Wow! First DE3 at Summit and I had a blast. Most fun driving weekend yet. Driving with round/balanced wheels is great. Picked up another 5 seconds or so for a new PB of 1:27.4. I'm really excited to see what kind of times I can record once I have the Spec 3 Suspension, Sways, drop another 100 lbs, and run the 225 RR instead of the 205s I ran this weekend. The car feels great, but still has a tendency to understeer, but the added camber, sway bar stiffness up front, and more tire pressure really helped to reduce the pushing from the last time I was there. Left foot braking is absolutely crucial at Summit and is VERY fun. Gave a lot of ride alongs, got a lot of compliments on my driving (even from Chris himself!), and escaped the weekend without incident. Thanks for Jon for having a spare brake light switch when mine failed! That would have cost me the weekend!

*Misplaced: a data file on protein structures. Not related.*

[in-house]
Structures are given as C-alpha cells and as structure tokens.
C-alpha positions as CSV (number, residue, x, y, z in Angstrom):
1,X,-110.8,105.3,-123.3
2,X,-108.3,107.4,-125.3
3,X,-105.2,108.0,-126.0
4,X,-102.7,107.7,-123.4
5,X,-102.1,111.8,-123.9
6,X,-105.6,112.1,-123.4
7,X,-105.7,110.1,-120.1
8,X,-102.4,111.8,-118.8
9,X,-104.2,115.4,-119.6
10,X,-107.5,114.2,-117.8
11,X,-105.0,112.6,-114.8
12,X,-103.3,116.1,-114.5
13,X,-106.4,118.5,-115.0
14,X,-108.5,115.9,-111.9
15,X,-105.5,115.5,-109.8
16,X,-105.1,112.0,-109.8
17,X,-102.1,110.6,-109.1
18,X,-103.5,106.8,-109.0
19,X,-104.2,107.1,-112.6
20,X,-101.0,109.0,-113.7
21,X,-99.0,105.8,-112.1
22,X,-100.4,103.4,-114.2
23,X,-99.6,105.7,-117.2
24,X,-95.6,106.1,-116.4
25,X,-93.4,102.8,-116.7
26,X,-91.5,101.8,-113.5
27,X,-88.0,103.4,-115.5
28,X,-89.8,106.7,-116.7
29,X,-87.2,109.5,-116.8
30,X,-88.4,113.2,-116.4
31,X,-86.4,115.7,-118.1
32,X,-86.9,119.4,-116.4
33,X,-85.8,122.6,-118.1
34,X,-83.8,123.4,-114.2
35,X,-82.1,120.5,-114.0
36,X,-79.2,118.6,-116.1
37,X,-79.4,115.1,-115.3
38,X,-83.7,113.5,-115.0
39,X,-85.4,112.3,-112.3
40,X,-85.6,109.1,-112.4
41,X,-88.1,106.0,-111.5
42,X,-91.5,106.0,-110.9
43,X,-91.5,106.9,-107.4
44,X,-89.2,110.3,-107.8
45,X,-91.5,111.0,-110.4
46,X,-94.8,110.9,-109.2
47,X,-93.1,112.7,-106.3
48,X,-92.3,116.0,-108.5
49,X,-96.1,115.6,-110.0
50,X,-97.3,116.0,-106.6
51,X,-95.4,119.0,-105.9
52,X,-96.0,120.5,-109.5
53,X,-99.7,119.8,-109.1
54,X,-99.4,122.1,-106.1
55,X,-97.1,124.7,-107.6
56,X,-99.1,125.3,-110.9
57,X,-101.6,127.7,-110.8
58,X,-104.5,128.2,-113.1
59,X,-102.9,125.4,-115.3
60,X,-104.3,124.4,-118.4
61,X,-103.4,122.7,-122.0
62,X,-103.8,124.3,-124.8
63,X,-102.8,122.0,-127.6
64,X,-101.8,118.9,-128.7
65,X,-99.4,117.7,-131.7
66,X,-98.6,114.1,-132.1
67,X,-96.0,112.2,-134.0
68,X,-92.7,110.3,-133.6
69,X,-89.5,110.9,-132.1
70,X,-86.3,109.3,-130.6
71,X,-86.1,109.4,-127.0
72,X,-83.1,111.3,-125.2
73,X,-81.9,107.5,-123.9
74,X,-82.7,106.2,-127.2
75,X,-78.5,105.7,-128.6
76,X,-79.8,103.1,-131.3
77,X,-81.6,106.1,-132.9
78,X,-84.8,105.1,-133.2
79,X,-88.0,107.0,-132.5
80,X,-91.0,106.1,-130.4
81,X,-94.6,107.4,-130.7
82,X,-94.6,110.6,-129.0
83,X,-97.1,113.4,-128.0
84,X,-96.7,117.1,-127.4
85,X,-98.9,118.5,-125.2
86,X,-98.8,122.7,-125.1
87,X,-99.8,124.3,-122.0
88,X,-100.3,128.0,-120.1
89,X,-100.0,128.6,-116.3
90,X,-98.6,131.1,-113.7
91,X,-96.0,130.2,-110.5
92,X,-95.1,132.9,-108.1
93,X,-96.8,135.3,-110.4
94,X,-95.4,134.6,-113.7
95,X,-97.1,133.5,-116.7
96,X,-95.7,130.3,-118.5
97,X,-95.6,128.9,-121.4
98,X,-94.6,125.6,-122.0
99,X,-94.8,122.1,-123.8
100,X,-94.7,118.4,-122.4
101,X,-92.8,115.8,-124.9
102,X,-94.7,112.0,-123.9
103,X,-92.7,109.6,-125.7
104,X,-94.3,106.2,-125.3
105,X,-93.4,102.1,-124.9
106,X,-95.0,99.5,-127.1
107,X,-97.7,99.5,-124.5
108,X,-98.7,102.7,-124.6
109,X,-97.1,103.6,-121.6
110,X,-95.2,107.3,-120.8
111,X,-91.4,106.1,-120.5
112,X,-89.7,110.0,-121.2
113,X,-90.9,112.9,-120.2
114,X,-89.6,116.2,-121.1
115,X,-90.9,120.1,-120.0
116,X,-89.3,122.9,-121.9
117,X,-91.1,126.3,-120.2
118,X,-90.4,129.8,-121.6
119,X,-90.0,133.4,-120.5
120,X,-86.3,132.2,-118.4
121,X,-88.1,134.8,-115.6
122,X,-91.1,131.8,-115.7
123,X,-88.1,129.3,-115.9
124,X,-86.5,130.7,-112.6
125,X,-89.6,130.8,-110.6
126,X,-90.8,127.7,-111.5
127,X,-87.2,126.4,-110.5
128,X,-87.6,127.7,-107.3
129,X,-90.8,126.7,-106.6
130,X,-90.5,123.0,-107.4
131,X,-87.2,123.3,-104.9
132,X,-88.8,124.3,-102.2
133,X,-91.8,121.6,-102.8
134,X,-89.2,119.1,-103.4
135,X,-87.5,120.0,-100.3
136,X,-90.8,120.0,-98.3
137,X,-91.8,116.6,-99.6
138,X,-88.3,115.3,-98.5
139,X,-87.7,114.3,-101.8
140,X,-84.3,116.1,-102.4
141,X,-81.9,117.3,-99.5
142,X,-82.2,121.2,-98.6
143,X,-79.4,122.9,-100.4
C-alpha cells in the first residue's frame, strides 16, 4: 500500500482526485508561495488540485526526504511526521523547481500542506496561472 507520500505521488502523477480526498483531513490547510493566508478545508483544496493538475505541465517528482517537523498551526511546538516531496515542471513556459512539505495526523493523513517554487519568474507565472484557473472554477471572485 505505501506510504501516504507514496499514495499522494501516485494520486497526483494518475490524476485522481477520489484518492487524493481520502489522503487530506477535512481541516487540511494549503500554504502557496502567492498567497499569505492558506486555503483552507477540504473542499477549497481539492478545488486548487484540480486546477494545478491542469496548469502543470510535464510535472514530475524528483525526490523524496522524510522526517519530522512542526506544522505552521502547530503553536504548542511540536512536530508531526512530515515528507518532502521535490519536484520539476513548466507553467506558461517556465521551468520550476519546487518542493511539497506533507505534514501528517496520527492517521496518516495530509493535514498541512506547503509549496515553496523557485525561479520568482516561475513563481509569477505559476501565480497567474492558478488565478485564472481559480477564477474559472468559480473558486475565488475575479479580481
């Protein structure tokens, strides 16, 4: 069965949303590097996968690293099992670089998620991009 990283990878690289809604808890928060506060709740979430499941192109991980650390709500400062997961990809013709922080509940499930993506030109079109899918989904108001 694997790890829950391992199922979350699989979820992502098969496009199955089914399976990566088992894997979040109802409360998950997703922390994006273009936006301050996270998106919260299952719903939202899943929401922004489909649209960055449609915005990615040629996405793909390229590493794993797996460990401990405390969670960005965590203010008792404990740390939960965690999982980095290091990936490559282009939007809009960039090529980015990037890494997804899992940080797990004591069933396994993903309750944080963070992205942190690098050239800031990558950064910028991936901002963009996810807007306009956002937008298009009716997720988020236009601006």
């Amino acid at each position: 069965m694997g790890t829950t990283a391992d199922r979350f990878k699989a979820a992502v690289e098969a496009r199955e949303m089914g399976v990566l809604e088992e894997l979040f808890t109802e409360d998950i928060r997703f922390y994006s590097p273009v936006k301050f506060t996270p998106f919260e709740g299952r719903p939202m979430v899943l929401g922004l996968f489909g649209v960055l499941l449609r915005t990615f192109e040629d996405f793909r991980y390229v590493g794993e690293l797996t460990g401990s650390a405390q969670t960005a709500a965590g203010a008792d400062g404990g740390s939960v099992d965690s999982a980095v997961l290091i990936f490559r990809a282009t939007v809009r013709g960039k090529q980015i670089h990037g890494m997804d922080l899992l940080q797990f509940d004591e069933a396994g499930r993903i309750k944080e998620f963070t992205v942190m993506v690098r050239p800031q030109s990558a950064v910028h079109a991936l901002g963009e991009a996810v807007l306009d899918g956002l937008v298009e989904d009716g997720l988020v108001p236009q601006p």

That's a wrap for the 2019 season! On to the off season! Who knew it would be as long as it ended up being?!??!
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2019-2020 off season. The most important work!
Made a crappy switch panel
Dropped the front subframe to get reinforcement welded in. These cars have the chance of unthreading the nut on the oil pump nut sprocket if you spin the motor backwards on track. Common fix is to safety wire the nut, which I did.
Baffled oil pan going in. These cars oil starve under high G corners, so most people run a quart or two over full. Doing that + a baffle should keep me from grenading the motor.
D'OH. I'm a dummy. Put the wrong bolt on the wrong place and cracked my rear main seal housing. I didn't expect to be learning how to pull a trans, but it happened.